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The right way to write a cheque

Start by 'crossing' the chequedraw two slanting parallel lines at the top left corner of the leaf

In these times when banking is becoming more digital, and many services are online, it is important not to forget the basics. People using features such as electronic transfers have increased. However, knowing something as elementary as writing a cheque is a must. Not tough to do, but it still needs to be correct. For instance, did you know that the cheque will not be accepted with overwriting, however small. Here’s a step-by-step guide to write one:

Step 1

A single page of a chequebook is known as a cheque leaf. Start by ‘crossing’ the cheque—draw two slanting parallel lines at the top left corner of the leaf.

Between these lines, you must write A/C Payee. This is an instruction to the bank that the amount must be deposited only into the account of the person whose name has been mentioned on the cheque.

Make sure there is no over-writing even here.

Step 2

Write the date on the top right side of the leaf. Fill it in correctly because cheques with overwriting or incorrect dates (such as, 31 September) are not accepted.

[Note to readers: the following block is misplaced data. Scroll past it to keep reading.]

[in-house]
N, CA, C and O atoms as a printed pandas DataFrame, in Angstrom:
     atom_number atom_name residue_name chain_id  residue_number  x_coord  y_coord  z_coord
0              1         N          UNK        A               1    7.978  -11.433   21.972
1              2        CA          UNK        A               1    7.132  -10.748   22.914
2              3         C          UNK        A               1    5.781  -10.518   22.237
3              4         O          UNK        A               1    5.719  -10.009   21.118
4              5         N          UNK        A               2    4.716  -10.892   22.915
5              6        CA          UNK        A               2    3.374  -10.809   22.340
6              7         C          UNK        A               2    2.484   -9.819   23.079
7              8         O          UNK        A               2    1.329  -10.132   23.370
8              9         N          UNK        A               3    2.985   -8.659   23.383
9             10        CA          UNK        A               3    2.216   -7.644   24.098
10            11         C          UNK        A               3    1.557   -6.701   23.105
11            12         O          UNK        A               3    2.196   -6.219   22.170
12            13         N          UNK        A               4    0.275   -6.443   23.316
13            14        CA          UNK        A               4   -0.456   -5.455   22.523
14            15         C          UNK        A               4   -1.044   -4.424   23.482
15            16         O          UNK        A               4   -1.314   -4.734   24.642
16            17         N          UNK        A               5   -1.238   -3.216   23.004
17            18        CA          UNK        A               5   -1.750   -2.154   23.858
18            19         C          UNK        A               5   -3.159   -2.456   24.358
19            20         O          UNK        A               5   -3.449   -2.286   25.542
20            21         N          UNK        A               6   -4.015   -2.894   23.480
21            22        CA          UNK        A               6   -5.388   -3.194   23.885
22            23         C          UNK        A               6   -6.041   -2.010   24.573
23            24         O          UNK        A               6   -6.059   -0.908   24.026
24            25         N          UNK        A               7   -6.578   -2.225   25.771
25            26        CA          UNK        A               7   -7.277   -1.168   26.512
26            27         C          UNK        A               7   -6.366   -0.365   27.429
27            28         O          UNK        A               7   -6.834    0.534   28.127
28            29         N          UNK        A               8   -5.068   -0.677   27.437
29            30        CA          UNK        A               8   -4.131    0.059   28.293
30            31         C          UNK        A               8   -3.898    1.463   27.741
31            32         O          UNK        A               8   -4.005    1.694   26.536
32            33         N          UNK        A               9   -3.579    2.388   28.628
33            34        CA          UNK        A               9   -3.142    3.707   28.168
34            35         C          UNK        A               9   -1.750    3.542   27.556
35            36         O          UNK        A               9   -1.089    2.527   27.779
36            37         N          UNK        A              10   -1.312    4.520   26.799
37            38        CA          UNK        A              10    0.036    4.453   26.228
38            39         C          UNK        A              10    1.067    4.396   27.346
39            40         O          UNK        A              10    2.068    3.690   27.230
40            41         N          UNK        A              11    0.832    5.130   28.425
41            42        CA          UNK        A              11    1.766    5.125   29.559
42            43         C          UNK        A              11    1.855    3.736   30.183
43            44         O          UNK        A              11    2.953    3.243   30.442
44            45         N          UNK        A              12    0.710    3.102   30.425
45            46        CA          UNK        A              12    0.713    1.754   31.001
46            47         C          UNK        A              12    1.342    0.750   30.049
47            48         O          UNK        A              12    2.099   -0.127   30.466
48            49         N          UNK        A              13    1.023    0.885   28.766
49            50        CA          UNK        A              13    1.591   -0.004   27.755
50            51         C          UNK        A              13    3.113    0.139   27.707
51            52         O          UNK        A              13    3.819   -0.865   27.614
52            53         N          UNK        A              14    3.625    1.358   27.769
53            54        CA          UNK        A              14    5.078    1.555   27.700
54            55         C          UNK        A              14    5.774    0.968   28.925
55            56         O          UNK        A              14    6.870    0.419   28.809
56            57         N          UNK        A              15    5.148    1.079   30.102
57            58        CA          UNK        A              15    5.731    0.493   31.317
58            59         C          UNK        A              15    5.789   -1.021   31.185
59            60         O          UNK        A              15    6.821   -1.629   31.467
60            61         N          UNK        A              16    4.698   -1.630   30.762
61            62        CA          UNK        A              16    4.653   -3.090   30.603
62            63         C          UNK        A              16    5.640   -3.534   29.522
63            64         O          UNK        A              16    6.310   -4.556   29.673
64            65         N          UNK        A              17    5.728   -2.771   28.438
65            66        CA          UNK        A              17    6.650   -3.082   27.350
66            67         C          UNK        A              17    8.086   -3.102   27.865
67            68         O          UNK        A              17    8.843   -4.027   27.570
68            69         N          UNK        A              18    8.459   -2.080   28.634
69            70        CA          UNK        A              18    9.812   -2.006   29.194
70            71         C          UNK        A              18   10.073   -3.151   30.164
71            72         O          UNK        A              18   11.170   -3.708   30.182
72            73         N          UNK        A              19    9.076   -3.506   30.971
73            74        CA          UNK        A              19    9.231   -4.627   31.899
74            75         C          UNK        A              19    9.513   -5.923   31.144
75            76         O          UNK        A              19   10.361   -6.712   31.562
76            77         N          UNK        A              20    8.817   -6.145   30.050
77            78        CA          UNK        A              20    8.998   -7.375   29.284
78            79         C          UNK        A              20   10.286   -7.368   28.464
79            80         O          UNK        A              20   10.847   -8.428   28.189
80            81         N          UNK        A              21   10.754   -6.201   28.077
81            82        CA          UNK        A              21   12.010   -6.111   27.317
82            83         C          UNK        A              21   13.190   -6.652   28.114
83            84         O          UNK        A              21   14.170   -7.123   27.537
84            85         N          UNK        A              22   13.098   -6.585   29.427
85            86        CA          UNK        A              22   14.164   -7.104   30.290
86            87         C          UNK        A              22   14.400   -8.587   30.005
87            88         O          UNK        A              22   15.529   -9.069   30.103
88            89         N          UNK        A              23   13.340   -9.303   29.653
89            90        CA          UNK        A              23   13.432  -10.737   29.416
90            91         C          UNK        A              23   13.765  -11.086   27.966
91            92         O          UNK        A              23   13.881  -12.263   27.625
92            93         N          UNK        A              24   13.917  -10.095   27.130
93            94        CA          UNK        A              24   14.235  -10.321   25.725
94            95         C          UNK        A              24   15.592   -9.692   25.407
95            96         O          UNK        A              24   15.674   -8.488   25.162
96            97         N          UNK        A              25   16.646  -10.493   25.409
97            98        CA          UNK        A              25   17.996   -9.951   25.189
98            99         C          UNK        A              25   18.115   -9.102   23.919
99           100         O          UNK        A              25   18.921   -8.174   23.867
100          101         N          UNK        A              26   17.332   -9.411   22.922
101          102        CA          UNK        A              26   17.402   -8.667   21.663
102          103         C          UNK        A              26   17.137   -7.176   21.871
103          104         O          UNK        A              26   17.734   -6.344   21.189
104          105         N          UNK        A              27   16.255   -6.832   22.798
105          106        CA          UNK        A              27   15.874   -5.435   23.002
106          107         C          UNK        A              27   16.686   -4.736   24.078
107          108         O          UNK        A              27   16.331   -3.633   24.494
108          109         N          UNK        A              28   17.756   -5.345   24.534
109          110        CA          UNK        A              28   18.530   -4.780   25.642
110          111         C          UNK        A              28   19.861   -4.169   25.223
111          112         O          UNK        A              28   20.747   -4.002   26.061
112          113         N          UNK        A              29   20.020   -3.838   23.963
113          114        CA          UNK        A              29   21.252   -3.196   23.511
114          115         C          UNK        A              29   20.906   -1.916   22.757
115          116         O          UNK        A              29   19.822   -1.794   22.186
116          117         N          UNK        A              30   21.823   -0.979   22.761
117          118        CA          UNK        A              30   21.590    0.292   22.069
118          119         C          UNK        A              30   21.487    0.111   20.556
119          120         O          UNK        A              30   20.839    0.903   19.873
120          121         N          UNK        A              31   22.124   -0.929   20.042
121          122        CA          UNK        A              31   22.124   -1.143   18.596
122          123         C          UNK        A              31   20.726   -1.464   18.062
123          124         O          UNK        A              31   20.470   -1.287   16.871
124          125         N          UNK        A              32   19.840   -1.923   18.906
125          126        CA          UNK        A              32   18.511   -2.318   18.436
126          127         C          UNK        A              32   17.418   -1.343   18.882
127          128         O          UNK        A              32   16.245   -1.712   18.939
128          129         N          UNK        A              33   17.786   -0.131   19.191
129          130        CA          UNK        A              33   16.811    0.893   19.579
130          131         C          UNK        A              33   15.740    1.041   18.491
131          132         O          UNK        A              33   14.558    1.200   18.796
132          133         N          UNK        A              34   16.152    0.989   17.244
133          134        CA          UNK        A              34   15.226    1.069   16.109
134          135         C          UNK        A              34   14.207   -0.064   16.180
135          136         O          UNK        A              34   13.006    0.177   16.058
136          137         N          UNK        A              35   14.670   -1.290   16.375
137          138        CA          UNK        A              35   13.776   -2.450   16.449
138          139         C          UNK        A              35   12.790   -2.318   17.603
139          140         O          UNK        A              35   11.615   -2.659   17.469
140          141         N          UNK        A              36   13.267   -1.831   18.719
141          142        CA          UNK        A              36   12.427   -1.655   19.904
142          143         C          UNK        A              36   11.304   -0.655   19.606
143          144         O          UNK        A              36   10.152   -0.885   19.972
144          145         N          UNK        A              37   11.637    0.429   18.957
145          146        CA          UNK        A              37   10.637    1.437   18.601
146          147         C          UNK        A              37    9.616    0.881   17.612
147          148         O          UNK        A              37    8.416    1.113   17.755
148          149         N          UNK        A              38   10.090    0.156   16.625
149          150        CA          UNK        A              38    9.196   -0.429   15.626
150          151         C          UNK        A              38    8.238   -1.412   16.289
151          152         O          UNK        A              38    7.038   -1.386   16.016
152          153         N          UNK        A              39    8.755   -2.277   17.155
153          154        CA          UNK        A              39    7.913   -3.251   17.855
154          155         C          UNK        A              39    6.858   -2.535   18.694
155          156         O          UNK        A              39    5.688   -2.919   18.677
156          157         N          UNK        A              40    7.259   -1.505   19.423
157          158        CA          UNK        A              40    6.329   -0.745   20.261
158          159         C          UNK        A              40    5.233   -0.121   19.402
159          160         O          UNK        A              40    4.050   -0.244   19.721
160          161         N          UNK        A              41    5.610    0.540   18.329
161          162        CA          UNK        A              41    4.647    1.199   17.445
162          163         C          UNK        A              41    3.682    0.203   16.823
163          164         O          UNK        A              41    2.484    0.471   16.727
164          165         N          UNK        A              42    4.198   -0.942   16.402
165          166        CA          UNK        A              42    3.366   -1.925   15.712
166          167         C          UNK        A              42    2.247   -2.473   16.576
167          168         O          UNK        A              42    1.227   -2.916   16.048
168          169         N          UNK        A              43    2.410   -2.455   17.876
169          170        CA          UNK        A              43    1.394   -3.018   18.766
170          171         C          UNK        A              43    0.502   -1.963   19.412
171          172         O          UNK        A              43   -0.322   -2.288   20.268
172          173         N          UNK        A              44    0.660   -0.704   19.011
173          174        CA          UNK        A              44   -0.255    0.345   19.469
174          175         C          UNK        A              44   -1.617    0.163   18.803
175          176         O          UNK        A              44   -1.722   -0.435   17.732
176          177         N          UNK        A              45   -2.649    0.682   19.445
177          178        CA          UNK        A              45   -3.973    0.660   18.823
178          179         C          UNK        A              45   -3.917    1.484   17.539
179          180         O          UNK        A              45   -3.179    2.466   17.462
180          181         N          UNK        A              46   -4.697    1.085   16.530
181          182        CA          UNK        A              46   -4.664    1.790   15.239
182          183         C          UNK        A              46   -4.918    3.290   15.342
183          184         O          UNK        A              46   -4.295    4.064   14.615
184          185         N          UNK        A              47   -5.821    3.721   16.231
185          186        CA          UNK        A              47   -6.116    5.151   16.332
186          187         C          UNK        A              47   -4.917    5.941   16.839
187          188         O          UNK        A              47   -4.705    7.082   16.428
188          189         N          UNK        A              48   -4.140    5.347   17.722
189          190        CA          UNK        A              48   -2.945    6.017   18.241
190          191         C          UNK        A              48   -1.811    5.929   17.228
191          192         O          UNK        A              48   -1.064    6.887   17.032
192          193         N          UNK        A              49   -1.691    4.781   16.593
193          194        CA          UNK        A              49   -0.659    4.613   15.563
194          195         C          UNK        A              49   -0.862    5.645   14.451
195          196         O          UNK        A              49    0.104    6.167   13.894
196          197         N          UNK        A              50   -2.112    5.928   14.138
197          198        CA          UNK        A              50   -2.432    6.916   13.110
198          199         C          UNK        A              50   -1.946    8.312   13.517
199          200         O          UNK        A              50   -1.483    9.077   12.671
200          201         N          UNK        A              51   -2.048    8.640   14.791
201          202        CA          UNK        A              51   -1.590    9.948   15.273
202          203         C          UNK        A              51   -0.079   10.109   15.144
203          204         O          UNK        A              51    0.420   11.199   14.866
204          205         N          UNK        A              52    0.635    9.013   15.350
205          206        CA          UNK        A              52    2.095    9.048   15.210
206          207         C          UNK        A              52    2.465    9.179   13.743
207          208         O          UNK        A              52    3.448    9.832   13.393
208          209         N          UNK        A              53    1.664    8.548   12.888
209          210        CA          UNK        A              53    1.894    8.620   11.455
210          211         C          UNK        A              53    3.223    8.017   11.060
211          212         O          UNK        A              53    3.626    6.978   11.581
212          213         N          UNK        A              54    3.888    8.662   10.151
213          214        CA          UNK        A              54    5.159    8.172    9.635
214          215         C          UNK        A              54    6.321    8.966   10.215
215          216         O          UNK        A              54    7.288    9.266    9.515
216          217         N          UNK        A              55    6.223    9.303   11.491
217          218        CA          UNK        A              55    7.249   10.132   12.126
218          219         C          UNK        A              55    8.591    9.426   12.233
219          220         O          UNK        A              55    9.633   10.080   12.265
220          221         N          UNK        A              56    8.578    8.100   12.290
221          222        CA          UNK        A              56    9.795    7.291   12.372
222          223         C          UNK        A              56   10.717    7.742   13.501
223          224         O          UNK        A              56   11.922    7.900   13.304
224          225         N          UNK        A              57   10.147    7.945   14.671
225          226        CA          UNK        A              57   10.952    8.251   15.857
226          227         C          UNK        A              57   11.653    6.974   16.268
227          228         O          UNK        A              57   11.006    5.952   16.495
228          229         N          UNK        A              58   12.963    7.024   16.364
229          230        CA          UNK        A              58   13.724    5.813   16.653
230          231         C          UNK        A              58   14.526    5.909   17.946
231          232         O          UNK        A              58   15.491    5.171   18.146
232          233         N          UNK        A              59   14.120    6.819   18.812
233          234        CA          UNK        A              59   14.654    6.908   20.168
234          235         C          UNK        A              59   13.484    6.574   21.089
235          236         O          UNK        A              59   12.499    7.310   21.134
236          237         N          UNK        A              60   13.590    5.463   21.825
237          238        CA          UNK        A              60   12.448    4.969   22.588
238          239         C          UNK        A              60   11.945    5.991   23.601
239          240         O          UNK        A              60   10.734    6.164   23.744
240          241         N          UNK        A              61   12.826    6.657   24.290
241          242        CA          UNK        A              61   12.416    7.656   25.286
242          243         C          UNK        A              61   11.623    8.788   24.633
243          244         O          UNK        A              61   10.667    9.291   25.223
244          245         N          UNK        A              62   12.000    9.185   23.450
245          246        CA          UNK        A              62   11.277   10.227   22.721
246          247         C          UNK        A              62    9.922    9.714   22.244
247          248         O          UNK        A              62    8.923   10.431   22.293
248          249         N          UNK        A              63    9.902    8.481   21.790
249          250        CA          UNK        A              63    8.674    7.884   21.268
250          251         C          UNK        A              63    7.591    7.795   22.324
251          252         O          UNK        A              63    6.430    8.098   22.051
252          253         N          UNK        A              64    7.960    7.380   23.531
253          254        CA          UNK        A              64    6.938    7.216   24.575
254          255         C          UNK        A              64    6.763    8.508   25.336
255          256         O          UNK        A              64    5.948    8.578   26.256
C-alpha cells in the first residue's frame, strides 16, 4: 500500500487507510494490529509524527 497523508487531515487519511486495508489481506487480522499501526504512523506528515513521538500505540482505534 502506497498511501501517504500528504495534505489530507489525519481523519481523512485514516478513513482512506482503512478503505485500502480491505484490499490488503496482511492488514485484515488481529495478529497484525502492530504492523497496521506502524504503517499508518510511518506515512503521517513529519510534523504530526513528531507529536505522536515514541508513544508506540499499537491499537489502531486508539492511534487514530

Then write the name of the person or entity that you wish to pay.

It is important not to leave too much space between words and letters. This reduces the scope of tampering. If you have crossed the cheque, strike off the ‘Bearer’ section on the leaf.

Step 3

Write the amount in words. If you are paying, say, Rs1,100, write ‘one thousand and one hundred only’. It is important to write ‘only’ after the amount. This, too, is a way to prevent fraud. In the example above, if ‘only’ is not written after one thousand and one hundred, someone could add ‘ninety nine’ and the amount becomes Rs1,199. Fill in the amount in digits also. End it with the ‘/-’ symbol. Sign the cheque in the empty space at the bottom.

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